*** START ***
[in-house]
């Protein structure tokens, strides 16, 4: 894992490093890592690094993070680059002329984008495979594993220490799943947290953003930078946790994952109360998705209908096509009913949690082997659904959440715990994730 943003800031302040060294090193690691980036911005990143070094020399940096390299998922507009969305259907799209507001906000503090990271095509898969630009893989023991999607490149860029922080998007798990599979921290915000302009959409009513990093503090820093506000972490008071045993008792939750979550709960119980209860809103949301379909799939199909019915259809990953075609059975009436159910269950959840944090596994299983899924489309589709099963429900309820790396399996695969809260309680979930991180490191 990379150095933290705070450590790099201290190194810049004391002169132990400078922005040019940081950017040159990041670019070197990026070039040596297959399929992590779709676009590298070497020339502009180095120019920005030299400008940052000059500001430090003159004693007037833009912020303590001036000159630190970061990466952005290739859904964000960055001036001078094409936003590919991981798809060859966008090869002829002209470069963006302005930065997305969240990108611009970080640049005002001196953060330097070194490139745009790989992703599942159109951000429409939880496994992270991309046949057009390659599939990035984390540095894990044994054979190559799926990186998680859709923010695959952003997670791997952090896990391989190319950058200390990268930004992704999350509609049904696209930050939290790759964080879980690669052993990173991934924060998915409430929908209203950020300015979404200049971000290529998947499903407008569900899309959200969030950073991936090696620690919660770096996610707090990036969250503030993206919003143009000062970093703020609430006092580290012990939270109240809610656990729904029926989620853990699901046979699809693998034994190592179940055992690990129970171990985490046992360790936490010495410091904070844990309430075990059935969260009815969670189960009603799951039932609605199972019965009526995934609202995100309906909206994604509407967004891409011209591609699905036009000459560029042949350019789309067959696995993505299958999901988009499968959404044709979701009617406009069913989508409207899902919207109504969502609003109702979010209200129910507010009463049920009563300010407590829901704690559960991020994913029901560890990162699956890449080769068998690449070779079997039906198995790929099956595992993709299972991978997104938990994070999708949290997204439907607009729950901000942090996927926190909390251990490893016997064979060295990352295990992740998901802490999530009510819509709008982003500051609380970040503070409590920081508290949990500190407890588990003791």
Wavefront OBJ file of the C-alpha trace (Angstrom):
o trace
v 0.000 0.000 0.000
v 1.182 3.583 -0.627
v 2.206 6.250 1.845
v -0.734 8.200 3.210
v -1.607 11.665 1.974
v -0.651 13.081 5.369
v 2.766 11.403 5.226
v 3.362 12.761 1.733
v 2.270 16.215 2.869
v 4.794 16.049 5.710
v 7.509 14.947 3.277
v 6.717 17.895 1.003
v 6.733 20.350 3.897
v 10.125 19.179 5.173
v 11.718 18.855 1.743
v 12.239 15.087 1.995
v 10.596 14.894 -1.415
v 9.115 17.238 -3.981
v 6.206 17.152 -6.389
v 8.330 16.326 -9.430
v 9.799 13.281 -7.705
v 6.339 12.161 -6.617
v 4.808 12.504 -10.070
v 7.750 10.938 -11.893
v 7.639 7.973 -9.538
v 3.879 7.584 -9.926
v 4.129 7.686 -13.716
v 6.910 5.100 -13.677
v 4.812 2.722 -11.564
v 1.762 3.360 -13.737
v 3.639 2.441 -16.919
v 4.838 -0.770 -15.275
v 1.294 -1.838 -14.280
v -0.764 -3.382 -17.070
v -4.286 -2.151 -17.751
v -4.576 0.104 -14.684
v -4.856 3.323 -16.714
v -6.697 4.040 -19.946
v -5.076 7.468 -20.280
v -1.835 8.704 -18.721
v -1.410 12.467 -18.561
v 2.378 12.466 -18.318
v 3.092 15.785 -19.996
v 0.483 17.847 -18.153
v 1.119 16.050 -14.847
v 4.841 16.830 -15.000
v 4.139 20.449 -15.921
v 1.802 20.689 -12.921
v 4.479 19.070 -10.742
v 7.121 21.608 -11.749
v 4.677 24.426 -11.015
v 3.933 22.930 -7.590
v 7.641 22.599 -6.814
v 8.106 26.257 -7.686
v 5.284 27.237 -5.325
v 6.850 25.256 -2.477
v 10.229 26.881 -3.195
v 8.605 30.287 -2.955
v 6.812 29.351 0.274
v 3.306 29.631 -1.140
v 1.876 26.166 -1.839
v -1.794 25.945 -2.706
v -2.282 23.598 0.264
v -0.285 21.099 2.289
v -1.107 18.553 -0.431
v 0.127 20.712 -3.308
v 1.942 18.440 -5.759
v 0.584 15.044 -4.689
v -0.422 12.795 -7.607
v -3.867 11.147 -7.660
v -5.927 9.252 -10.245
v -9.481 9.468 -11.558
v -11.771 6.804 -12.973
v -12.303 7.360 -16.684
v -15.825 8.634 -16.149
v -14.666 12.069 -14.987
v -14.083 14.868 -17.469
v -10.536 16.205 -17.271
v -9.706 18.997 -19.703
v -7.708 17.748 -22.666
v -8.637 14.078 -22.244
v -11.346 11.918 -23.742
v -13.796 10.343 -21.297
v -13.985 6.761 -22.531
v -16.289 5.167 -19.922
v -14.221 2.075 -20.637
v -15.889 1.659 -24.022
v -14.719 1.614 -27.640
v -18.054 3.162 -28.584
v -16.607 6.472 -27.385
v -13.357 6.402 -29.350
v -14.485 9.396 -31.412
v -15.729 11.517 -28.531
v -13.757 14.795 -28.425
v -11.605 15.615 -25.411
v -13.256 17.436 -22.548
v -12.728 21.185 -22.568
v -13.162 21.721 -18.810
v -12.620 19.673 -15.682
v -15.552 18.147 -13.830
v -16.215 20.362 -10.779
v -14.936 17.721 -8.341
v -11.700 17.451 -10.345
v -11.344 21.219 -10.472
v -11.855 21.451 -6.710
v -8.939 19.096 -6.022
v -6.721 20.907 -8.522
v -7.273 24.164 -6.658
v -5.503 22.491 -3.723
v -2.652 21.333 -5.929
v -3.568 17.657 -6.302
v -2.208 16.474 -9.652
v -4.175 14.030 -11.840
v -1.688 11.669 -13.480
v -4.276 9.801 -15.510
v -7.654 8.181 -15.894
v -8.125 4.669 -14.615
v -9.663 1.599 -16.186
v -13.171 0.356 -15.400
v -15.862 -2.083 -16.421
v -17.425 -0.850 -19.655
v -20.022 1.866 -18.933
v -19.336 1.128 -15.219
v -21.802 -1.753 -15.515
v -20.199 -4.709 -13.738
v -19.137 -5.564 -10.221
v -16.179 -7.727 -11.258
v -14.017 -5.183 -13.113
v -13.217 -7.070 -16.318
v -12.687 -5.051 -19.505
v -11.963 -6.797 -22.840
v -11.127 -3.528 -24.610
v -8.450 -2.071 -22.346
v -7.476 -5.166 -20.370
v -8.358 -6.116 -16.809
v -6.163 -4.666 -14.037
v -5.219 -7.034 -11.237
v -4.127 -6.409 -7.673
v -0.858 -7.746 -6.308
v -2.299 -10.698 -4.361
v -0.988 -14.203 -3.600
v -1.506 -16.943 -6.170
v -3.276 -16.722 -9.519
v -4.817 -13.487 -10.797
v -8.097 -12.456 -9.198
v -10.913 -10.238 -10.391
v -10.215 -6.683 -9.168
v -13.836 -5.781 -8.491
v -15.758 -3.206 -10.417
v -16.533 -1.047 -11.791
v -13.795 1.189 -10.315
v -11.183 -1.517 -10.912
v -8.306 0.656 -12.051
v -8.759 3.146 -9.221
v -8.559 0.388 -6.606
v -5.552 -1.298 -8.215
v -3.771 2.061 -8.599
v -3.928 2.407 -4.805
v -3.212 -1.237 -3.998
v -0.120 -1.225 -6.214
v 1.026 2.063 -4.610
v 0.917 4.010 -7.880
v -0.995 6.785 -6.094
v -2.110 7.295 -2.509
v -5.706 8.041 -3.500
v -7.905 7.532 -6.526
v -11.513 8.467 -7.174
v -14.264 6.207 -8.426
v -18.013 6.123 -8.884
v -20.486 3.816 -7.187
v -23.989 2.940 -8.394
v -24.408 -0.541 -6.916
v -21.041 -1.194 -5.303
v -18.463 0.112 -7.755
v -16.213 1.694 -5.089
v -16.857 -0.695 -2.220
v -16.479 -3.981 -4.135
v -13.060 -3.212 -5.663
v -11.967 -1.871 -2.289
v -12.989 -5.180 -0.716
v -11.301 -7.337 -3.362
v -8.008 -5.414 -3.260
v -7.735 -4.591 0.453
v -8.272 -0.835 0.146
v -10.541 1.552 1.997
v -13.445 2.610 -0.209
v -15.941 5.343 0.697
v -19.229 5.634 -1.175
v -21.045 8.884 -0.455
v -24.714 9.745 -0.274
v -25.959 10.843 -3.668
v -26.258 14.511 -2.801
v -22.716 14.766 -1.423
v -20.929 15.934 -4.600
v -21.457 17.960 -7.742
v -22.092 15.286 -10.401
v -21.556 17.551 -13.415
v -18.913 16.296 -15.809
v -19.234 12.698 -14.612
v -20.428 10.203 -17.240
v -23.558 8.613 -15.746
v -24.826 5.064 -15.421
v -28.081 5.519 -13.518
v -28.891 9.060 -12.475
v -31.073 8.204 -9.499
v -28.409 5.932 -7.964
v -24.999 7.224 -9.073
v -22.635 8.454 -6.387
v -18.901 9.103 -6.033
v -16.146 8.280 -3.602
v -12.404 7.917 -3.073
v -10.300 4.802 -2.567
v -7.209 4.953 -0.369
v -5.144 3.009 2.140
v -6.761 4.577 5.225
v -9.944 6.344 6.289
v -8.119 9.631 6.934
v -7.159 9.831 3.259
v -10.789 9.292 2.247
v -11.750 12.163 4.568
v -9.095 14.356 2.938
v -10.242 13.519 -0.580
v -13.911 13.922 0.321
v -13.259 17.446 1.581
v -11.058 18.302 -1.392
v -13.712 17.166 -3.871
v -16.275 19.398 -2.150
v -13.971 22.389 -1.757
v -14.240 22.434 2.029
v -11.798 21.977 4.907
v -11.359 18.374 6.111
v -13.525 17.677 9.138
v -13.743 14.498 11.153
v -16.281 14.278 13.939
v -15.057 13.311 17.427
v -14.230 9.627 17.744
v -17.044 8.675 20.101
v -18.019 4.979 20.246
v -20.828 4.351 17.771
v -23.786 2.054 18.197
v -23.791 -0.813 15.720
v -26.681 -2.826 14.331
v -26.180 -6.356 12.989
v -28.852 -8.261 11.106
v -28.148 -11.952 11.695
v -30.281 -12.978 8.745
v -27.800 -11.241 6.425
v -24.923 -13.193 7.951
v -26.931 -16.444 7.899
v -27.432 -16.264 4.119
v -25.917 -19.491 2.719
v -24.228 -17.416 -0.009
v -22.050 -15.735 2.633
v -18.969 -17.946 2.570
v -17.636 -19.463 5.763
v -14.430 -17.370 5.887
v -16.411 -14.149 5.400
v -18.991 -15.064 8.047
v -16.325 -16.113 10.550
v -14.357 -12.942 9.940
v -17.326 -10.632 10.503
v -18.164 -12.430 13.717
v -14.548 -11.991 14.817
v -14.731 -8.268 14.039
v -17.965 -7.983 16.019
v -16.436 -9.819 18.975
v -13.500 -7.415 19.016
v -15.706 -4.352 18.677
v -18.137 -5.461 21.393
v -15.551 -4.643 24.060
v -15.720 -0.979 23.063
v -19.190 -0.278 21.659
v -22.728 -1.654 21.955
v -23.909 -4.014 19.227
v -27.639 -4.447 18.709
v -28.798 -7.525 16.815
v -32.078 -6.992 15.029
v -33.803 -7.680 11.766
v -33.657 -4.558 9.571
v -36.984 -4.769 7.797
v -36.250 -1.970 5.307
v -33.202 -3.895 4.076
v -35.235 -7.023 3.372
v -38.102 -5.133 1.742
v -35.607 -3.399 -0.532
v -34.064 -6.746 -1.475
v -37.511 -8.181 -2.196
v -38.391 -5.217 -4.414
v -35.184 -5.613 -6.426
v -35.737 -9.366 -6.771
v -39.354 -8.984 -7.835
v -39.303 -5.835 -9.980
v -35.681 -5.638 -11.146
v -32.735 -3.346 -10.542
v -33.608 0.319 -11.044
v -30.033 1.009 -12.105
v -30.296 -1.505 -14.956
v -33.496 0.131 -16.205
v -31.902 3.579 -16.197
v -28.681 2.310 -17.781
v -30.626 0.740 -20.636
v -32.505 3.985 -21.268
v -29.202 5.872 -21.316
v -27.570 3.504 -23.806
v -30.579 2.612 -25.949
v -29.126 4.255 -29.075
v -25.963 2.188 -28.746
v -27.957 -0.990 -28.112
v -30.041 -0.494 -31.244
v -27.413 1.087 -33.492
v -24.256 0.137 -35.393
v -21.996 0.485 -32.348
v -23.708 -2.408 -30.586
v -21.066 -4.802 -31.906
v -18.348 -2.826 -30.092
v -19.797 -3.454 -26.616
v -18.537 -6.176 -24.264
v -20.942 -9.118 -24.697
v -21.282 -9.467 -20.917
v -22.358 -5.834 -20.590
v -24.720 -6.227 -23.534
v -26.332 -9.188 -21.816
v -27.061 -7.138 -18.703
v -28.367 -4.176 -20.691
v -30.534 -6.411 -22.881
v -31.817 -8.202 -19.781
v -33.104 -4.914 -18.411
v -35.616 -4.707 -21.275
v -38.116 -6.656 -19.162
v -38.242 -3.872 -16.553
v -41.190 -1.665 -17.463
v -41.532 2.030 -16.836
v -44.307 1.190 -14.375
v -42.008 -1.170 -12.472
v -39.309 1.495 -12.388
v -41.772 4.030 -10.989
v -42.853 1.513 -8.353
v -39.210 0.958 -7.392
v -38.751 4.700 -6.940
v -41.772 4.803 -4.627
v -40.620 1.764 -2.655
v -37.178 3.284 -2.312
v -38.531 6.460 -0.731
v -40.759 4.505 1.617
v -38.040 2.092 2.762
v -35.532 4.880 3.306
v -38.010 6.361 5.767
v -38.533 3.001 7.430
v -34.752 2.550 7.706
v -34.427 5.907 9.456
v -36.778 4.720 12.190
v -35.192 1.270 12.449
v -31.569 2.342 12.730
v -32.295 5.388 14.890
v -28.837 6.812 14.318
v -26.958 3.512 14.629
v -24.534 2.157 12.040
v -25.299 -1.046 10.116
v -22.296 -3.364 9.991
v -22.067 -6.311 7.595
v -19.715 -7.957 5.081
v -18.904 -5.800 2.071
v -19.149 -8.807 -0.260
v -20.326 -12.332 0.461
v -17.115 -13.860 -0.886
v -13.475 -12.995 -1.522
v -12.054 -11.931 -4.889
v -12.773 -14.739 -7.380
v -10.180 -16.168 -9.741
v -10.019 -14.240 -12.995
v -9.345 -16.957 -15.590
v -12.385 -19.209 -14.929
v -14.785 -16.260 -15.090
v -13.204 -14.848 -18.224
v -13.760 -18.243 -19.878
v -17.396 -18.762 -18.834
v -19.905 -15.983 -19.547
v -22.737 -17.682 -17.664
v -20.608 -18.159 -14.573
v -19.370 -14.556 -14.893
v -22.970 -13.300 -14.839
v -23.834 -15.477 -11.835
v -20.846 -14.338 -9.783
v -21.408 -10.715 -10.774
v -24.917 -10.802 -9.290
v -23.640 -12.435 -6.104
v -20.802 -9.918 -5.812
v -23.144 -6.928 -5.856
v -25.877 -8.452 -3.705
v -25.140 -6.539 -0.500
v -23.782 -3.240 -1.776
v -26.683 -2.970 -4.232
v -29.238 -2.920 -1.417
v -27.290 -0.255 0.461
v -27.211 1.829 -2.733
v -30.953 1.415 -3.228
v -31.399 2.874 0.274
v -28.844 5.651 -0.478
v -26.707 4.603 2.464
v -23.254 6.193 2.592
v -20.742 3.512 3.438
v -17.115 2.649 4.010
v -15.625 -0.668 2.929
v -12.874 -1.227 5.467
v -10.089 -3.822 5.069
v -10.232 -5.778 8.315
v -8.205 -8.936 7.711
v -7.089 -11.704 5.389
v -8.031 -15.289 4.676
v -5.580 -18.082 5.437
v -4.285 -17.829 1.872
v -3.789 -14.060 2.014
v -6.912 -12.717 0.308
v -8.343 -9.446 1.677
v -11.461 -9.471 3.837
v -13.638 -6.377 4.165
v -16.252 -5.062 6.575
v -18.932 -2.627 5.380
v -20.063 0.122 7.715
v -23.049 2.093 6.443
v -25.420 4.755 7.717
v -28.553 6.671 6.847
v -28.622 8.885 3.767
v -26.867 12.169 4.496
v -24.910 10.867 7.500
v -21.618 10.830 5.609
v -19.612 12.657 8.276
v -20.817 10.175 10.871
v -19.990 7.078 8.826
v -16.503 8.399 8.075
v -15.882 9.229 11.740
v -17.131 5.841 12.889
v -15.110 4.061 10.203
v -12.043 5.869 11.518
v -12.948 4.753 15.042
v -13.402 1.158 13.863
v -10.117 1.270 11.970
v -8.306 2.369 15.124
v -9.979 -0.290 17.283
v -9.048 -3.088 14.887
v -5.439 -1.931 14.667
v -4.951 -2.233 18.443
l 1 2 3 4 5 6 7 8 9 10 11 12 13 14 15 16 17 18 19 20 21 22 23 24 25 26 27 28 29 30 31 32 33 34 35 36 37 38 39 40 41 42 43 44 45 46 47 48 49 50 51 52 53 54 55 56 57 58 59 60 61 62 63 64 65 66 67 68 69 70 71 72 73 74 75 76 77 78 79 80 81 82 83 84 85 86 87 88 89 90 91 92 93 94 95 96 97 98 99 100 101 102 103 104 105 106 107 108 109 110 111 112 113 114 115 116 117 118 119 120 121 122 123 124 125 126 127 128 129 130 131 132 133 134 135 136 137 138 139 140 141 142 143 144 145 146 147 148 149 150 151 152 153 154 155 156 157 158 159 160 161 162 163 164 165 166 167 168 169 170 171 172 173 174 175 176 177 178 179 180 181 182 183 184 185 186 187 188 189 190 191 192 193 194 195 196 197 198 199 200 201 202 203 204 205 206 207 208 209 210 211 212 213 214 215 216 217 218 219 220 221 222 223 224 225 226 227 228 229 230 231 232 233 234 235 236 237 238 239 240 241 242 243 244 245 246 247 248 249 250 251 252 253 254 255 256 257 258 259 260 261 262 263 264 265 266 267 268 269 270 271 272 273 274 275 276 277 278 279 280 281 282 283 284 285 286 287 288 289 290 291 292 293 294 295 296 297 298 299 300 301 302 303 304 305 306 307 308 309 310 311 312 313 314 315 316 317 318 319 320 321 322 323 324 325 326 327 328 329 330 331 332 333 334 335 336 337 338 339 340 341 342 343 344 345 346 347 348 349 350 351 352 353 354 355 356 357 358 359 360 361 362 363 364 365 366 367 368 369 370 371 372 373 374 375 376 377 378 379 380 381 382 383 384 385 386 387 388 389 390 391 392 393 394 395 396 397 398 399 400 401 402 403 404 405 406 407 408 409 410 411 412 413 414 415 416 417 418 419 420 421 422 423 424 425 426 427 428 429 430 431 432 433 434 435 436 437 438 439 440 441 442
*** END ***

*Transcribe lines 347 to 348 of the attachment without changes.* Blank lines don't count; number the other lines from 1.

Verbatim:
v -38.531 6.460 -0.731
v -40.759 4.505 1.617